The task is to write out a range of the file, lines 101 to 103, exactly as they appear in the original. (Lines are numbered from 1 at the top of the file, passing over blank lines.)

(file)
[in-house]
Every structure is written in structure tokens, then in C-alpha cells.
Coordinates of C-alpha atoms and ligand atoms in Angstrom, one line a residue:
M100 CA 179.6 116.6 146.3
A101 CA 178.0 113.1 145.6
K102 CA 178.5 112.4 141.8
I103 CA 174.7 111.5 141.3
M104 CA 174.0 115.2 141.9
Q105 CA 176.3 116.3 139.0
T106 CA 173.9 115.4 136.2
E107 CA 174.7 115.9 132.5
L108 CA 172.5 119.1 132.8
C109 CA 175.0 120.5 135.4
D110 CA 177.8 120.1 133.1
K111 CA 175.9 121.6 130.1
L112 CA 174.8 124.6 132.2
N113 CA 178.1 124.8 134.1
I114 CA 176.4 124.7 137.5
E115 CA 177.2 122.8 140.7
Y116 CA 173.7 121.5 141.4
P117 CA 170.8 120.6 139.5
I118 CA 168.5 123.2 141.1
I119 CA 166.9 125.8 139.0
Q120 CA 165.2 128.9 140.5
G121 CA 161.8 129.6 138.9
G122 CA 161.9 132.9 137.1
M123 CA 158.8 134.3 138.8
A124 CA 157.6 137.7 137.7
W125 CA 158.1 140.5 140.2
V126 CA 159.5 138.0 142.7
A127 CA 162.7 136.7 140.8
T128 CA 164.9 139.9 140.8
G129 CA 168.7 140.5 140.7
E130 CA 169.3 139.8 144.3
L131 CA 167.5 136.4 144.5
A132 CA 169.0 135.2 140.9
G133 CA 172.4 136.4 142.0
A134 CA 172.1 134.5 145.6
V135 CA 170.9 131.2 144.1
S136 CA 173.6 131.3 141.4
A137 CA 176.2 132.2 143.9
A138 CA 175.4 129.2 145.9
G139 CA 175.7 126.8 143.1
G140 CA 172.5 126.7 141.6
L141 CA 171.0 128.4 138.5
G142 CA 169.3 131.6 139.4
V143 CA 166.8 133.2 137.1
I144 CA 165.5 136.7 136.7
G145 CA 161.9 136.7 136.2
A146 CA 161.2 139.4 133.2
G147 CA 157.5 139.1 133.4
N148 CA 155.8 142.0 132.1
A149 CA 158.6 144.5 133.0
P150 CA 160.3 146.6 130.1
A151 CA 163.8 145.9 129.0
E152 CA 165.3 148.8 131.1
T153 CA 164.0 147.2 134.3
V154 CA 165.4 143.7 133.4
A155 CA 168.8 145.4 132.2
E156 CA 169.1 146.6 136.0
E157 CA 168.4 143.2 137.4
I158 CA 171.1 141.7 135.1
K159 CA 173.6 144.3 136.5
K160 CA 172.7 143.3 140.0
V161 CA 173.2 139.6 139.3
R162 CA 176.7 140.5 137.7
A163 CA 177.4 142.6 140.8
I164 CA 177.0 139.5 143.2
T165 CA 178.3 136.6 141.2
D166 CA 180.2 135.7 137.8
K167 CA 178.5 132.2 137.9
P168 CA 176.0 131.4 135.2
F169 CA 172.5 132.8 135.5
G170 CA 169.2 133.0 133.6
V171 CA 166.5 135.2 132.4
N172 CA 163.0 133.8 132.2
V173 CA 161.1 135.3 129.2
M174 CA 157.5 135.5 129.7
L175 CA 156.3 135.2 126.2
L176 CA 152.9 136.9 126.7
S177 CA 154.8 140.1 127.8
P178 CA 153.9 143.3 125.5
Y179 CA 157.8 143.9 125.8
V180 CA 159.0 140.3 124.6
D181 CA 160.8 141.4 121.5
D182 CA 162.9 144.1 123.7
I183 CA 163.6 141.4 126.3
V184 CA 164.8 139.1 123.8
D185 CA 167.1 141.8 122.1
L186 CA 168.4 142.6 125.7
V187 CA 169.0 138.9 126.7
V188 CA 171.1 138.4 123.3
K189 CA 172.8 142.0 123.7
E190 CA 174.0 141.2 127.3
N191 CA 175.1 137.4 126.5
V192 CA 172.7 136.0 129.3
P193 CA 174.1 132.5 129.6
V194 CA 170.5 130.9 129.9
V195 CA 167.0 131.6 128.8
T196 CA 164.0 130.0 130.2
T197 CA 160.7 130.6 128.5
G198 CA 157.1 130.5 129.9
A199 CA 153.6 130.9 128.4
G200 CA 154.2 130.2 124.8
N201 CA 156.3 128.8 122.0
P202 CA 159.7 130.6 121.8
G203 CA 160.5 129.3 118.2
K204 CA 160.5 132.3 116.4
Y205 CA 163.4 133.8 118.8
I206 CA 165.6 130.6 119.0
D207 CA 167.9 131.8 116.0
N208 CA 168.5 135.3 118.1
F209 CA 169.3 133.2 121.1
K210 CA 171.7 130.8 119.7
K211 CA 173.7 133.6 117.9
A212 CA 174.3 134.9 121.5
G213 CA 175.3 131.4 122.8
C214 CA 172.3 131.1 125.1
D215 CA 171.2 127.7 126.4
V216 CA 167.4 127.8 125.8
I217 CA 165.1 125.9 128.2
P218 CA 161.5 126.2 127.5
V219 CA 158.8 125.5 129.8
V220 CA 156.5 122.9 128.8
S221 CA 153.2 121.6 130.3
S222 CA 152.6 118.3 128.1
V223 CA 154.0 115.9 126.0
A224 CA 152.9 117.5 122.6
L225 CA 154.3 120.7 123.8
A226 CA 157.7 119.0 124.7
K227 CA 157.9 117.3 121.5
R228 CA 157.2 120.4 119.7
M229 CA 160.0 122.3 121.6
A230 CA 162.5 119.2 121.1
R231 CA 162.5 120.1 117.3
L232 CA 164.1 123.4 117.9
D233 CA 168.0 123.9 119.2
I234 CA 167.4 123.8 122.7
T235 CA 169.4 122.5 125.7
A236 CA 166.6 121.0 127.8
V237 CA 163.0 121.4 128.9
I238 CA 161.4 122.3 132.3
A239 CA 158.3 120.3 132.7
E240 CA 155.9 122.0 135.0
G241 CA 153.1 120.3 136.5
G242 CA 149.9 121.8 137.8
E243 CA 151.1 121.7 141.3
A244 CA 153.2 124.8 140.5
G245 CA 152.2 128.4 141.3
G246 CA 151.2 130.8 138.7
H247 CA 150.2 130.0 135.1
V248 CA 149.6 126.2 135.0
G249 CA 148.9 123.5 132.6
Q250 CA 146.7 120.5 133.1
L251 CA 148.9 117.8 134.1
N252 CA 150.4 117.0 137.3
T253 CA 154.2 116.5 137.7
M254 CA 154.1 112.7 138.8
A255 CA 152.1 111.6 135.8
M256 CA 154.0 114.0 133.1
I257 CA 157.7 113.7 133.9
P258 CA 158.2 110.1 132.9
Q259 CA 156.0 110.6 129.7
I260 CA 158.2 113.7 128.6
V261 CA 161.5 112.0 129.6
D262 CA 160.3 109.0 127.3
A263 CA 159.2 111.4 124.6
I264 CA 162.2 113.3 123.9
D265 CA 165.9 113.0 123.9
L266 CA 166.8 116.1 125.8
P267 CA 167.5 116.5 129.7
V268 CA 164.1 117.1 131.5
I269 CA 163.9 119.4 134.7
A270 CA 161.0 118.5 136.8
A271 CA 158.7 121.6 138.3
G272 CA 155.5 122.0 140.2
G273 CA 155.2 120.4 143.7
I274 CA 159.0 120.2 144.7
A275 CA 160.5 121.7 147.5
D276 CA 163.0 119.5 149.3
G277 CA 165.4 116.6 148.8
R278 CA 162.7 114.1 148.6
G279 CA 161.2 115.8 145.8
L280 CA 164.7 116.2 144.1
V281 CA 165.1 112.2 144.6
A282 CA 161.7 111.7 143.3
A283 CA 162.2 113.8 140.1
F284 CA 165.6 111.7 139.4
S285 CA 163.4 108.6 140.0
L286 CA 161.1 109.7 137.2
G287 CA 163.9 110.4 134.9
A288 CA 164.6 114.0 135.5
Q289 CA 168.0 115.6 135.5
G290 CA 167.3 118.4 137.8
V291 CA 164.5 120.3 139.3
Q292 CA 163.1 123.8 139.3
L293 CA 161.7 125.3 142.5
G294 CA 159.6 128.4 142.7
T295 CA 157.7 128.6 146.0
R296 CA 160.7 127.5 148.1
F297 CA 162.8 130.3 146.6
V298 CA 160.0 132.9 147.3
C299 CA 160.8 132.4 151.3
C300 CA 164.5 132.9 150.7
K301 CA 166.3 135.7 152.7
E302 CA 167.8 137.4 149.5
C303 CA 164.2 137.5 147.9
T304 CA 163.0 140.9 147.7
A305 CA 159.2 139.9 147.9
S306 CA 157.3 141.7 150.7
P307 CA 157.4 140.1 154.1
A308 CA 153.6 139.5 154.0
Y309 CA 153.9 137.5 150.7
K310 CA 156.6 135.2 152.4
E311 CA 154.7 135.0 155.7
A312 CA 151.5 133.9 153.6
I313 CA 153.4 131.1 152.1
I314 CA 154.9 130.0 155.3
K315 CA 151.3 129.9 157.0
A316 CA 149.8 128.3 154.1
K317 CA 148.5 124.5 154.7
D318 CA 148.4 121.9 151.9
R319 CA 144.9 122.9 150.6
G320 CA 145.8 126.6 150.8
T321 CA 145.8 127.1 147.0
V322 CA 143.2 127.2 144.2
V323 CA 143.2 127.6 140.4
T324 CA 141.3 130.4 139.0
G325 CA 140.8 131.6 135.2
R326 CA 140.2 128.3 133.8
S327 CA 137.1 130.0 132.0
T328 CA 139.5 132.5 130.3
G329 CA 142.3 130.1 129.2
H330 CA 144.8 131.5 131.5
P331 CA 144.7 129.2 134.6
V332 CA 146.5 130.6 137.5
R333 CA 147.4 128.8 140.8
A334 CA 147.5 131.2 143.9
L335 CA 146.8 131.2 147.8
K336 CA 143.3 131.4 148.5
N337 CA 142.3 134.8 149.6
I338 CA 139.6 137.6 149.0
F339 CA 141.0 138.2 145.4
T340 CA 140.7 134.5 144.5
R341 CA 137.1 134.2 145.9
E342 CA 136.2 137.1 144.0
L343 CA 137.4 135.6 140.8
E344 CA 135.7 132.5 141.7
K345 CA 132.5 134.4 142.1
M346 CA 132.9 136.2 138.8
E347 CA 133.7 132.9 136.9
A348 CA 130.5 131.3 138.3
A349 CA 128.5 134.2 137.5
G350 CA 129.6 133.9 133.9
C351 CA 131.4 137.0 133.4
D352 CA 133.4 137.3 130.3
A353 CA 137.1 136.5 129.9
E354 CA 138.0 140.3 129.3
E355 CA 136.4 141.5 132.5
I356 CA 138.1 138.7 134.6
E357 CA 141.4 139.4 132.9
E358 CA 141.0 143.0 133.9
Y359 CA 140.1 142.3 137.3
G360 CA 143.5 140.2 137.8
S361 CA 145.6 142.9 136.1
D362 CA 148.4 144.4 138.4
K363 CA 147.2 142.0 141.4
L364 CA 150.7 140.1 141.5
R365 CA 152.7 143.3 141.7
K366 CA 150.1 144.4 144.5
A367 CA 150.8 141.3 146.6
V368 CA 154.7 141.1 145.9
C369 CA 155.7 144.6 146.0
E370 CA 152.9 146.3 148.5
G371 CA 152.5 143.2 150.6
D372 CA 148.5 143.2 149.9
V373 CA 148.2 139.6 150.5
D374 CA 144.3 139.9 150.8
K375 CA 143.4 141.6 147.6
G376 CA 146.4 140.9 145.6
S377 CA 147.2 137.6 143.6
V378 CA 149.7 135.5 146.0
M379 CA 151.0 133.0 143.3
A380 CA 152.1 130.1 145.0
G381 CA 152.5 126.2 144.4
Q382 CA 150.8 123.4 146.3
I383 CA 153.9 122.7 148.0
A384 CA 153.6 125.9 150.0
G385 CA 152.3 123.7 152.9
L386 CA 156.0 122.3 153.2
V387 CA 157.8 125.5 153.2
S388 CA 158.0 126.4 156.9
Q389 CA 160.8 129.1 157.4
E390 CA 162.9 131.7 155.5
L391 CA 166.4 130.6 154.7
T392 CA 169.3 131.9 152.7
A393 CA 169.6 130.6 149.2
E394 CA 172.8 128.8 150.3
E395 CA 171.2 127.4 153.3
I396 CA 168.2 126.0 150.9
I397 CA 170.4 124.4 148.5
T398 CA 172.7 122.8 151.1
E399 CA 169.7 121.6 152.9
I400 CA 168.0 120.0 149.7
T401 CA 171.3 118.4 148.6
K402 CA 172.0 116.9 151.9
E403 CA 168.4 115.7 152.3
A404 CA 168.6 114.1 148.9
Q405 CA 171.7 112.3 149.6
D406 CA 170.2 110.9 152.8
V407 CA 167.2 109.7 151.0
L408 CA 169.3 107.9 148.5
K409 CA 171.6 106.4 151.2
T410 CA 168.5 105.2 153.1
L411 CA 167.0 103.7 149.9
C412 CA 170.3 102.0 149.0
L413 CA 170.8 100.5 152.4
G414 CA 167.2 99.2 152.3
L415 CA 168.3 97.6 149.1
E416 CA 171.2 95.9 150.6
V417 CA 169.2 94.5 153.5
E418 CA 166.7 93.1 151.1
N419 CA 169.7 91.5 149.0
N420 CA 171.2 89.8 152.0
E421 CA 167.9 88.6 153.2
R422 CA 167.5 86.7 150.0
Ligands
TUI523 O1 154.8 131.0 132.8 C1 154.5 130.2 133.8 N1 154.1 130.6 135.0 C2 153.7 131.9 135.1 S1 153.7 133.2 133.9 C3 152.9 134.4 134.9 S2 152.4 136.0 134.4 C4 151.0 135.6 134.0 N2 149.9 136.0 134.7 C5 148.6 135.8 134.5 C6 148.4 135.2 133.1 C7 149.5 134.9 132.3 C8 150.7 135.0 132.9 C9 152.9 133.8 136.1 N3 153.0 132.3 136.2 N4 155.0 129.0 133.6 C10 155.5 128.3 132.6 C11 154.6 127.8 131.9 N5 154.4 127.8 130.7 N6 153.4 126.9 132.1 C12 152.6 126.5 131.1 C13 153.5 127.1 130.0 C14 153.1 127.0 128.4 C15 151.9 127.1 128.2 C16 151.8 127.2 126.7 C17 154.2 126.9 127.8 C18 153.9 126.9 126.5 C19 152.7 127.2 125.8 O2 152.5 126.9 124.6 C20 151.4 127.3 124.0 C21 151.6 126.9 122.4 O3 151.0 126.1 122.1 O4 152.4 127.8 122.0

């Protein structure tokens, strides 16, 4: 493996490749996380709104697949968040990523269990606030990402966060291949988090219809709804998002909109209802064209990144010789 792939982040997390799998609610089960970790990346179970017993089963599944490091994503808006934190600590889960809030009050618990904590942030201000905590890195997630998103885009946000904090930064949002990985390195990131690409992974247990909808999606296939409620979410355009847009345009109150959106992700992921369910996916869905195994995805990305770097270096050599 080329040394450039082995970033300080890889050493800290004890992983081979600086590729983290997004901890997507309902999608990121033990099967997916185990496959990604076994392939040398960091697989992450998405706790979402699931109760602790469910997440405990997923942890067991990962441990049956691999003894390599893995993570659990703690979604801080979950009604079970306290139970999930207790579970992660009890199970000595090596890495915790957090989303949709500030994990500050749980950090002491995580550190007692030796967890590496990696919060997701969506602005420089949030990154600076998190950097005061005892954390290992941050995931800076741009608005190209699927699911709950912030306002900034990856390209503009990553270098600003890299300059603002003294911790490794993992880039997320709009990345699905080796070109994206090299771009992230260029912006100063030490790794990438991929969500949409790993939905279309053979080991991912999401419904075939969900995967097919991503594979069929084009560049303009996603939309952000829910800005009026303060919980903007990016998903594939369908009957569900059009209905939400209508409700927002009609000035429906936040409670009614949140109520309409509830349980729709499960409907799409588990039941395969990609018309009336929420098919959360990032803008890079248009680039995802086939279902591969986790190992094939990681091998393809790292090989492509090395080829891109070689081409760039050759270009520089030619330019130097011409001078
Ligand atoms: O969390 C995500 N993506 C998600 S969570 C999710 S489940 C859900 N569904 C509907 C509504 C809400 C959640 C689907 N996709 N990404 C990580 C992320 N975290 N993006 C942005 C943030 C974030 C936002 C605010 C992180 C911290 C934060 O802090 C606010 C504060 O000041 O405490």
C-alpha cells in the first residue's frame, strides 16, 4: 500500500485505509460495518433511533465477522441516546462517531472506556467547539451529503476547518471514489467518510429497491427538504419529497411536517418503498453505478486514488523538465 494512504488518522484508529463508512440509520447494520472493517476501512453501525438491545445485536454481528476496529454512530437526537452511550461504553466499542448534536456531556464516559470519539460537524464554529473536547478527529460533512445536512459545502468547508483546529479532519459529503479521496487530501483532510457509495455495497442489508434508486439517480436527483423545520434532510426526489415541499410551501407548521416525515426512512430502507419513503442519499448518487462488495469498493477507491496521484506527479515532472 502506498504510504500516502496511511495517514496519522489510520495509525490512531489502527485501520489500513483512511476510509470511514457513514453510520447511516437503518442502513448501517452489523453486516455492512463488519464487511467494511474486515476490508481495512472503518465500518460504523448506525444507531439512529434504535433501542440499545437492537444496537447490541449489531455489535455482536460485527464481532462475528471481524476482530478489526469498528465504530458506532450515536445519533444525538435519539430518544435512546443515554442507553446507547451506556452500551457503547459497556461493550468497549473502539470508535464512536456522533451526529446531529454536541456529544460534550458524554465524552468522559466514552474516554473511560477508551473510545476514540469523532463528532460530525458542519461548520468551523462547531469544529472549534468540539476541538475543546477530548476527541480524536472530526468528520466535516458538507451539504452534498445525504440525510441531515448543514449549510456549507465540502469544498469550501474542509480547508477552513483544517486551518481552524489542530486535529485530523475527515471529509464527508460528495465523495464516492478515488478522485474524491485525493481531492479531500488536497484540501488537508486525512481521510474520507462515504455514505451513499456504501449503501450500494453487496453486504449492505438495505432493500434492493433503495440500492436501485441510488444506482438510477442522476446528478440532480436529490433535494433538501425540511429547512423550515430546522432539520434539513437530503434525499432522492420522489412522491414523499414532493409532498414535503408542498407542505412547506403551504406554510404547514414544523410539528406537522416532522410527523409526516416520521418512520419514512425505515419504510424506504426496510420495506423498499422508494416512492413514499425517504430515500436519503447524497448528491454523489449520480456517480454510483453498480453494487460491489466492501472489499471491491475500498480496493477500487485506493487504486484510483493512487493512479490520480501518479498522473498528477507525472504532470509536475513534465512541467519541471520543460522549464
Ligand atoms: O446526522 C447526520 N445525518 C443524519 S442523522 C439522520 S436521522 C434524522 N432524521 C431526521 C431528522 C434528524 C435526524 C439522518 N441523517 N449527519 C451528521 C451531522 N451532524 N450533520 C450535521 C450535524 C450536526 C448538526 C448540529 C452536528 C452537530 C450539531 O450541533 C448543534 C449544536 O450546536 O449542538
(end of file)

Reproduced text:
T197 CA 160.7 130.6 128.5
G198 CA 157.1 130.5 129.9
A199 CA 153.6 130.9 128.4